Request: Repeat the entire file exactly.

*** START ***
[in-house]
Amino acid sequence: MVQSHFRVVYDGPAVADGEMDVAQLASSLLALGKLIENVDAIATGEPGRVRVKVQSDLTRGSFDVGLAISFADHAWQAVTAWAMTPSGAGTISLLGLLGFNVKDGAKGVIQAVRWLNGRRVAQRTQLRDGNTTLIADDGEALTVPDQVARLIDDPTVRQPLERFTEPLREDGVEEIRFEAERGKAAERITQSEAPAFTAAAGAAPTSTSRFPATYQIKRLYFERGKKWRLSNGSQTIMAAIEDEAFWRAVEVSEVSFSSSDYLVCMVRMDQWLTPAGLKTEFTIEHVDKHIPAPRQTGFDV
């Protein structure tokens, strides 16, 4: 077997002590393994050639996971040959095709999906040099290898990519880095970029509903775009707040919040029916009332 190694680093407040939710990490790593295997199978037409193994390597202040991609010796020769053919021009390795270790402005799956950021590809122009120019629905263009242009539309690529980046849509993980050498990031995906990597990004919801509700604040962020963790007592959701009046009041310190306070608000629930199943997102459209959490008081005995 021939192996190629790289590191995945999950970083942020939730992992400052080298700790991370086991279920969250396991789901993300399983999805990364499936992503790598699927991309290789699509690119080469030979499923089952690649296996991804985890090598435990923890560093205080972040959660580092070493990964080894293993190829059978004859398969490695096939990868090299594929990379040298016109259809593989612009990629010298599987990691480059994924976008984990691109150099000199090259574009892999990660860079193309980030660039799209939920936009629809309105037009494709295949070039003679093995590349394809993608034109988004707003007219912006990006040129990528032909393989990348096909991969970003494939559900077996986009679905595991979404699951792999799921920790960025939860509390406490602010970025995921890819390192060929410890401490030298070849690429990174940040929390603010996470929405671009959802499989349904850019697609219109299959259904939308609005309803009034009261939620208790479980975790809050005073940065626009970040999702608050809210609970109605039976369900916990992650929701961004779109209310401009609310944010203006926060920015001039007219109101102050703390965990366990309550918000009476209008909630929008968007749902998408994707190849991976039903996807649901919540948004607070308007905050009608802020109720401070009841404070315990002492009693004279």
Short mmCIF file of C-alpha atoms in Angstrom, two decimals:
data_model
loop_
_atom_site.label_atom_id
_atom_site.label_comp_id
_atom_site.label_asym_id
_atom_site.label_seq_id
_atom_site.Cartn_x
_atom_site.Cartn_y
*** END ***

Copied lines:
[in-house]
Amino acid sequence: MVQSHFRVVYDGPAVADGEMDVAQLASSLLALGKLIENVDAIATGEPGRVRVKVQSDLTRGSFDVGLAISFADHAWQAVTAWAMTPSGAGTISLLGLLGFNVKDGAKGVIQAVRWLNGRRVAQRTQLRDGNTTLIADDGEALTVPDQVARLIDDPTVRQPLERFTEPLREDGVEEIRFEAERGKAAERITQSEAPAFTAAAGAAPTSTSRFPATYQIKRLYFERGKKWRLSNGSQTIMAAIEDEAFWRAVEVSEVSFSSSDYLVCMVRMDQWLTPAGLKTEFTIEHVDKHIPAPRQTGFDV
């Protein structure tokens, strides 16, 4: 077997002590393994050639996971040959095709999906040099290898990519880095970029509903775009707040919040029916009332 190694680093407040939710990490790593295997199978037409193994390597202040991609010796020769053919021009390795270790402005799956950021590809122009120019629905263009242009539309690529980046849509993980050498990031995906990597990004919801509700604040962020963790007592959701009046009041310190306070608000629930199943997102459209959490008081005995 021939192996190629790289590191995945999950970083942020939730992992400052080298700790991370086991279920969250396991789901993300399983999805990364499936992503790598699927991309290789699509690119080469030979499923089952690649296996991804985890090598435990923890560093205080972040959660580092070493990964080894293993190829059978004859398969490695096939990868090299594929990379040298016109259809593989612009990629010298599987990691480059994924976008984990691109150099000199090259574009892999990660860079193309980030660039799209939920936009629809309105037009494709295949070039003679093995590349394809993608034109988004707003007219912006990006040129990528032909393989990348096909991969970003494939559900077996986009679905595991979404699951792999799921920790960025939860509390406490602010970025995921890819390192060929410890401490030298070849690429990174940040929390603010996470929405671009959802499989349904850019697609219109299959259904939308609005309803009034009261939620208790479980975790809050005073940065626009970040999702608050809210609970109605039976369900916990992650929701961004779109209310401009609310944010203006926060920015001039007219109101102050703390965990366990309550918000009476209008909630929008968007749902998408994707190849991976039903996807649901919540948004607070308007905050009608802020109720401070009841404070315990002492009693004279």
Short mmCIF file of C-alpha atoms in Angstrom, two decimals:
data_model
loop_
_atom_site.label_atom_id
_atom_site.label_comp_id
_atom_site.label_asym_id
_atom_site.label_seq_id
_atom_site.Cartn_x
_atom_site.Cartn_y